Nobody Told Me: Poetry and Parenthood Paperback – 16 Feb 2017
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The world needs these poems - and so does every parent . . . Interspersed with passages of spiky, penetrating prose, they offer a series of vivid snapshots of the highly emotional, frequently paranoid and always sleep-deprived experience of the first-time parent . . . The world needs this book. It should be required reading for anyone thinking of having a baby, or even anyone who knows someone who is thinking of having a baby. And I can't help wondering if these islands would be a happier and more pleasant place to live if Nobody Told Me was made a compulsory sex-ed set text in our schools. Politicians, please take note (Scotland on Sunday)
The things no one tells you before you have a baby are numerous - Hollie McNish turns them into epic poems about the transformation of your body and Mr Whippy vans. You'll learn a lot (Grazia)
McNish does not shy away from discussing the pain, emotional and physical, the fraying of self that comes with sleep deprivation, the poo, snot, seepages and leakages, but she also captures the bliss and wonder. Her rhymes have a driving quality, urgent words pinning down fleeting feelings, and her prose is warm and conversational, like speaking to a friend (The Observer)
From a poem about morning sickness to a story about enduring a public toddler tantrum, [Hollie McNish] provides beautifully written solidarity covering both the trials and the joys of being a parent (10 Best Parenting Books Independent)
Hollie's poems are deep and delicate. They move across you in a way that's so gentle you almost don't realise how they've gone straight for the gut till you're thinking of them, by accident, days later. She writes with honesty, conviction, humour and love. She points out the absurdities we've grown too used to and lets us see the world with fresh eyes. Her poetry is welcoming, galvanising and beautiful. She's always been one of my favourites (Kate Tempest)
It's a moving and profoundly personal account. Yet at the same time, Nobody Told Me offers an insight into the shared, unspoken experiences of many mothers. McNish describes Nobody Told Me as 'All the things I couldn't talk about.' It feels like time that we started talking (The Skinny)
Her poetry has never shied away from issues of gender, race, commercialism and parenthood but it always delivers touching and accessible insights, and this book will surely do the same (The Big Issue)
Winner of the Ted Hughes Award for New Work in Poetry 2016See all Product description
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Hollie McNish chronicles the time leading up to and the first three years of her child (whom she calls Little One). She is painfully honest about the time leading up to the birth - how her figure changed, how her emotions changed, and the sheer pain of childbirth. We are right in there, in the birth-room, as the baby emerges and is placed into her hands for the first time.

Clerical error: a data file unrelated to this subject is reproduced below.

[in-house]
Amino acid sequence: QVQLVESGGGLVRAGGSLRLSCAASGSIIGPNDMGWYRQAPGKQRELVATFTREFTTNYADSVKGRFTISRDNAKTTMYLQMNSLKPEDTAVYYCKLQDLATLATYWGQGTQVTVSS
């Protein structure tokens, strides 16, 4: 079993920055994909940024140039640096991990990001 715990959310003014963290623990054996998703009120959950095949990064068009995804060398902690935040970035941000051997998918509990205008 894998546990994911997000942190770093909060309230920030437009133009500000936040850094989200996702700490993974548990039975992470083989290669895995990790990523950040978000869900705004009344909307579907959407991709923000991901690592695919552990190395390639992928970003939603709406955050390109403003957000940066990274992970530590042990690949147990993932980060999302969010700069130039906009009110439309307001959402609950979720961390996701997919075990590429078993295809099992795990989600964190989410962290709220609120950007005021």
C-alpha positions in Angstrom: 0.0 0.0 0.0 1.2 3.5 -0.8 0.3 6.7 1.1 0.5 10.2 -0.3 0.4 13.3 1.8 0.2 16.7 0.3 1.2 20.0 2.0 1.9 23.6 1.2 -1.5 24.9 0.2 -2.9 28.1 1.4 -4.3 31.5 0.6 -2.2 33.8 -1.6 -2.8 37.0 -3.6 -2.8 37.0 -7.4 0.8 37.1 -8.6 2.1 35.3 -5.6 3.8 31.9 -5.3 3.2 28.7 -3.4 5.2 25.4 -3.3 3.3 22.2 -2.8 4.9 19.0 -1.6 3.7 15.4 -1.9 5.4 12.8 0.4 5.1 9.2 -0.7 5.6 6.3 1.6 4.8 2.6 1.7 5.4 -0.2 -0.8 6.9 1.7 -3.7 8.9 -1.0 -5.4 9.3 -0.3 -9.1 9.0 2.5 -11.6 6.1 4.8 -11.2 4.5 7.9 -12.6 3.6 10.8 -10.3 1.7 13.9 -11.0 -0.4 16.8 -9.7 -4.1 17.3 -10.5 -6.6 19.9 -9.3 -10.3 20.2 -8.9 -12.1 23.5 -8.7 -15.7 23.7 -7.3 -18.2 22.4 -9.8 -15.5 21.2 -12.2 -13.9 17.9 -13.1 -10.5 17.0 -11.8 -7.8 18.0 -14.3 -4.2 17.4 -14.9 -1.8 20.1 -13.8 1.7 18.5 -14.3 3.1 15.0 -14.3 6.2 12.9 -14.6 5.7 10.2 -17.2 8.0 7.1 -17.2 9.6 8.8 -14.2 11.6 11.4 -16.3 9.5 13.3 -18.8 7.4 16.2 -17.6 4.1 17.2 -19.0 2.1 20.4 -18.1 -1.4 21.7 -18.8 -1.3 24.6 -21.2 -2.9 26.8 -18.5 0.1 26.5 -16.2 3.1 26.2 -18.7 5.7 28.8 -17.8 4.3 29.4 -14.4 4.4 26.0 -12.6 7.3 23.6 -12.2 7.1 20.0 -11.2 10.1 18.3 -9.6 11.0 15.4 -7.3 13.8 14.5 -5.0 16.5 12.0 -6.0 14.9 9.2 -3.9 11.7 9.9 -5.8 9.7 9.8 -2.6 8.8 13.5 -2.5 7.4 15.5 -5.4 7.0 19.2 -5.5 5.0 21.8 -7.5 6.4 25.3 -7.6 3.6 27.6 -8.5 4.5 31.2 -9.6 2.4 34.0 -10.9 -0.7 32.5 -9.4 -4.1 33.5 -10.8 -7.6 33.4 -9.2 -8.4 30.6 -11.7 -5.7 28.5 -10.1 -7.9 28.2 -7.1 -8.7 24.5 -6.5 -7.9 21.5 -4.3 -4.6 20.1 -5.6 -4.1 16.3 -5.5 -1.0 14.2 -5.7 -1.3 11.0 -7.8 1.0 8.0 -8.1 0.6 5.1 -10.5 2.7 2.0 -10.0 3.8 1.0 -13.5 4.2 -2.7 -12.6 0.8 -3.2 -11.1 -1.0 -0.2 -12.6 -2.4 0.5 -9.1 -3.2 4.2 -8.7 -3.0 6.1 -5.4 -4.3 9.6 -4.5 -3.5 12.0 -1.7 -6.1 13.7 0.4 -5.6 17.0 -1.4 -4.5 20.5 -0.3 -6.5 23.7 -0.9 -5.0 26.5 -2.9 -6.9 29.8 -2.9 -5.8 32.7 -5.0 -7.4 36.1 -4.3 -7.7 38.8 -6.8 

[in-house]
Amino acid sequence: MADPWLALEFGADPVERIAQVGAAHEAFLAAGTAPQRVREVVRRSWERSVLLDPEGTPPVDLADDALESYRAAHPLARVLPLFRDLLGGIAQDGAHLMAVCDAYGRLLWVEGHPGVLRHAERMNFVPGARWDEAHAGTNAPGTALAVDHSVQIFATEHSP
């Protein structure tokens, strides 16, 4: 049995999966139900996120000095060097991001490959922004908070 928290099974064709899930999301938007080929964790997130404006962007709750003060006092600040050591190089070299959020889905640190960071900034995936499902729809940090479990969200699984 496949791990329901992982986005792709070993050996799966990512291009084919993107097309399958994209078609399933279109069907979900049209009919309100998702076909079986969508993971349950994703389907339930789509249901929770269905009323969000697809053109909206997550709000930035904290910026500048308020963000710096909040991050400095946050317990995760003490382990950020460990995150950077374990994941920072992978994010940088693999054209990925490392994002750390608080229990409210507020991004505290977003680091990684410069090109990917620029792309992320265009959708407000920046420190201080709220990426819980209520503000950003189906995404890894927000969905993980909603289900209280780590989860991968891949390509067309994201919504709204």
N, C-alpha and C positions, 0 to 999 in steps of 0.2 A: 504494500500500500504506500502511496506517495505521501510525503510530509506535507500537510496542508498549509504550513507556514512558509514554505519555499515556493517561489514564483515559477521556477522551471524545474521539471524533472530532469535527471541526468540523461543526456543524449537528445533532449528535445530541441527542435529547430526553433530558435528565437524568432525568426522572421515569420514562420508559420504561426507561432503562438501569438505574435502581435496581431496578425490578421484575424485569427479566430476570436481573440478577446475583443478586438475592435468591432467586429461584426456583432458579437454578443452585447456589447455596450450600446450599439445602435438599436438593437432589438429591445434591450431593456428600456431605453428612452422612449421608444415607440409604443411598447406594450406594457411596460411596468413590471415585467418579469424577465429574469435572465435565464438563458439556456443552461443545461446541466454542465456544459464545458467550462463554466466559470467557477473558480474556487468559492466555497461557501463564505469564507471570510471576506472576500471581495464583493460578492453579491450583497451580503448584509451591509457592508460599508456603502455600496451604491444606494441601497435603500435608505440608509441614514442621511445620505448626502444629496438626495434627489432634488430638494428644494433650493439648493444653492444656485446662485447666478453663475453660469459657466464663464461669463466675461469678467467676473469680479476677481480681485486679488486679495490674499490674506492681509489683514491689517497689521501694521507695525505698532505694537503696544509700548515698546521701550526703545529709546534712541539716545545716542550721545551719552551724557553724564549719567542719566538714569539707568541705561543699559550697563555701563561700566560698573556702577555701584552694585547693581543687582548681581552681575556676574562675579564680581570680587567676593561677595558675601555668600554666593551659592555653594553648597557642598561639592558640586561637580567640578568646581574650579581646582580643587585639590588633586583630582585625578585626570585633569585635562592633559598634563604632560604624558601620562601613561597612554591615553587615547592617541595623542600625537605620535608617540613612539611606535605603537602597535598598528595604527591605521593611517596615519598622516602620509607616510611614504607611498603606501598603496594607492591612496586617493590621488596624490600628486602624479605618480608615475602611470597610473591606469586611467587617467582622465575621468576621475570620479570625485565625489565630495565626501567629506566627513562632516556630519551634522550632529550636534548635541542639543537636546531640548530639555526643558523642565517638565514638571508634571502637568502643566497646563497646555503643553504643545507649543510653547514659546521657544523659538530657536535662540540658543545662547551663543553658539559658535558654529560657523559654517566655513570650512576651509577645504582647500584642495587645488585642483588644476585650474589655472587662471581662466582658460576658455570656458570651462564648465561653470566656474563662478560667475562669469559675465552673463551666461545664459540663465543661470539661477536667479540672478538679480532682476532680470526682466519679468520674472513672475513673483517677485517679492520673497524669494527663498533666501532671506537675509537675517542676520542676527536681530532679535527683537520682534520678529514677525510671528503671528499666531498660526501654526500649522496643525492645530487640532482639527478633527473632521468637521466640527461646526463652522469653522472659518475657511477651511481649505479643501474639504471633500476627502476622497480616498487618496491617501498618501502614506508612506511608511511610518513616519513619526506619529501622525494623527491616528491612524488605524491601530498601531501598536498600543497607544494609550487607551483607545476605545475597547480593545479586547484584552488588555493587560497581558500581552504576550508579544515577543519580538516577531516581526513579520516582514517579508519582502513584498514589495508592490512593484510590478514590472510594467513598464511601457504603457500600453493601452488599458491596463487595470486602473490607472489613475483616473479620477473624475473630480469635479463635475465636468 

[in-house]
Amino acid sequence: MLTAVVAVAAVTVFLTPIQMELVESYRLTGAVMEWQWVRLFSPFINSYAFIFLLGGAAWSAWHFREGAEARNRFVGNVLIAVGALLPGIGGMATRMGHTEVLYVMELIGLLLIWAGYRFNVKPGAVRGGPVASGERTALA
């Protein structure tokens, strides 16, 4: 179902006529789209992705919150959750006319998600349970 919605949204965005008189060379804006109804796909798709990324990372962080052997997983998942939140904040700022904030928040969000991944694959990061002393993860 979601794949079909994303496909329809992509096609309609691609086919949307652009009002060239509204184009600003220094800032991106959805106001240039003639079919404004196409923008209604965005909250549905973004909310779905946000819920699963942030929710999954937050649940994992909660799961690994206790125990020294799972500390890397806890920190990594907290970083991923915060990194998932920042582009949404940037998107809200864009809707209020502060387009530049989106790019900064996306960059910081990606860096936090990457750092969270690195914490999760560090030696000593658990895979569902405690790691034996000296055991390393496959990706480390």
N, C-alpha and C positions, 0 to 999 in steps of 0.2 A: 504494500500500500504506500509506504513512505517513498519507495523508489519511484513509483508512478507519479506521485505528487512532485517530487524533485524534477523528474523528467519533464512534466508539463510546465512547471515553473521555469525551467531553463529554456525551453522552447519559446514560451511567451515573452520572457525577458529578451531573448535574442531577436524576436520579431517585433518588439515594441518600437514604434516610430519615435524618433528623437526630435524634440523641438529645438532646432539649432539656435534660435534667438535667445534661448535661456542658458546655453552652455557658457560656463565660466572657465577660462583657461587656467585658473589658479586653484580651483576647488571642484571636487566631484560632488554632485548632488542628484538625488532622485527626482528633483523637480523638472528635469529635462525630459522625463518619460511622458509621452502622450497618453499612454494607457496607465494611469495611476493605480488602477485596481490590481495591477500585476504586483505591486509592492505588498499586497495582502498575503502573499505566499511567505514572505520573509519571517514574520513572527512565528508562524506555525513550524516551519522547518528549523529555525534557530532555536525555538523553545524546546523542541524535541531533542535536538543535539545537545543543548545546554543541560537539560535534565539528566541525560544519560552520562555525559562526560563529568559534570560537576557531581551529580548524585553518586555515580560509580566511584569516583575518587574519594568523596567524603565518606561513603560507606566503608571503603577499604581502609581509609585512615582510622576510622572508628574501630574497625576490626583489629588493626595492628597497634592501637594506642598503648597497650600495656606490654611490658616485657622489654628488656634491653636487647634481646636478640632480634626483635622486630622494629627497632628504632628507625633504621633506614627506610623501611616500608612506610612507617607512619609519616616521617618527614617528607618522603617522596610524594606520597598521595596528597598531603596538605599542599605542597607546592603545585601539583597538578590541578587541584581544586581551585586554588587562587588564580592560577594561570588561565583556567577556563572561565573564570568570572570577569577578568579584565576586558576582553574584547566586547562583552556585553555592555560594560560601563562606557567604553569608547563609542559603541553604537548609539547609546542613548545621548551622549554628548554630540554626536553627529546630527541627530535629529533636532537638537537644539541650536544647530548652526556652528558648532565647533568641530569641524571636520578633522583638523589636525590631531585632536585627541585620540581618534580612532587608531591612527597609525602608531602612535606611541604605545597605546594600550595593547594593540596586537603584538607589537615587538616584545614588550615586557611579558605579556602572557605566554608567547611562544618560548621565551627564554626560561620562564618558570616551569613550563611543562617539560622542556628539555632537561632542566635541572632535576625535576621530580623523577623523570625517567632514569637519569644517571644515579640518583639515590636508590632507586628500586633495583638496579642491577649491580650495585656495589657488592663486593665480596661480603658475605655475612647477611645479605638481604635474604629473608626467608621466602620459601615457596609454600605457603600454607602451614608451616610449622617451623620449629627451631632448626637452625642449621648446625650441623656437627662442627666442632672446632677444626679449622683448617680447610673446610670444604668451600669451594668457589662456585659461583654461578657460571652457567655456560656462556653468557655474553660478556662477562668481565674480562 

She continues with an account of the first years of life - the pain of breast-feeding, the lack of sleep, the constant strain of listening out for her daughter, and the pain of struggle with a boyfriend who wants sex after a certain period when she obviously isn't interested. There are occasions when she clearly cannot copy, and relies on boyfriend and parents to help her out. But the impression we get is of her inner strength, borne out of a desire to record her thoughts in prose and poetry, which is here used as a means of creatively manipulating language to express feelings. The poems are highly emotional, whether expressing pain, pleasure, dislike, or the sheer indifference of most people to the problems associated with bringing up young children. Anyone daring to express their dislike of noisy children after reading this book deserves to be shot.
The book continues with chronicling day by day the stresses of bringing up a child; how does Hollie cope with changing needs; how she still breast-feeds if necessary, in defiance of received wisdom, how she copes with the mental stress of taking Little One to playgroup for the first time, and how she meets lots of other mothers experiencing similar problems to take advice from. Child-rearing can be a lonely job, but a problem aired is always a problem shared.
The book is both entertaining yet practical, a valuable guide to anyone having children as well as a literary classic in its own right. I'd recommend it to anyone.
"Nobody Told Me" tackles so many issues to do with stereotyping and stigma, and does so urgently and earnestly.
It is a book every young person (of both genders) should read. I learnt more about birth and raising a kid in this than I ever did in school or from other people - I realised there was an awful lot that, as a 24 year old woman, I still didn't know, or I had never questioned - quite simply because "nobody had told me", or some things are just "not talked about." Hollie Mcnish, however, does not hold back.
I plan to buy 'Plum' next and hope to see her when she gigs local to me.
She has such an ability to sum things up and express ideas, emotions and incidents so succinctly that it leaves me speechless for a few minutes sometimes. Because I'm left thinking - 'Yes! That's exactly what I think/thought/feel/felt/was going to say'
This book is perfect for anyone embarking on pregnancy or motherhood or reflecting back on the first few years particularly.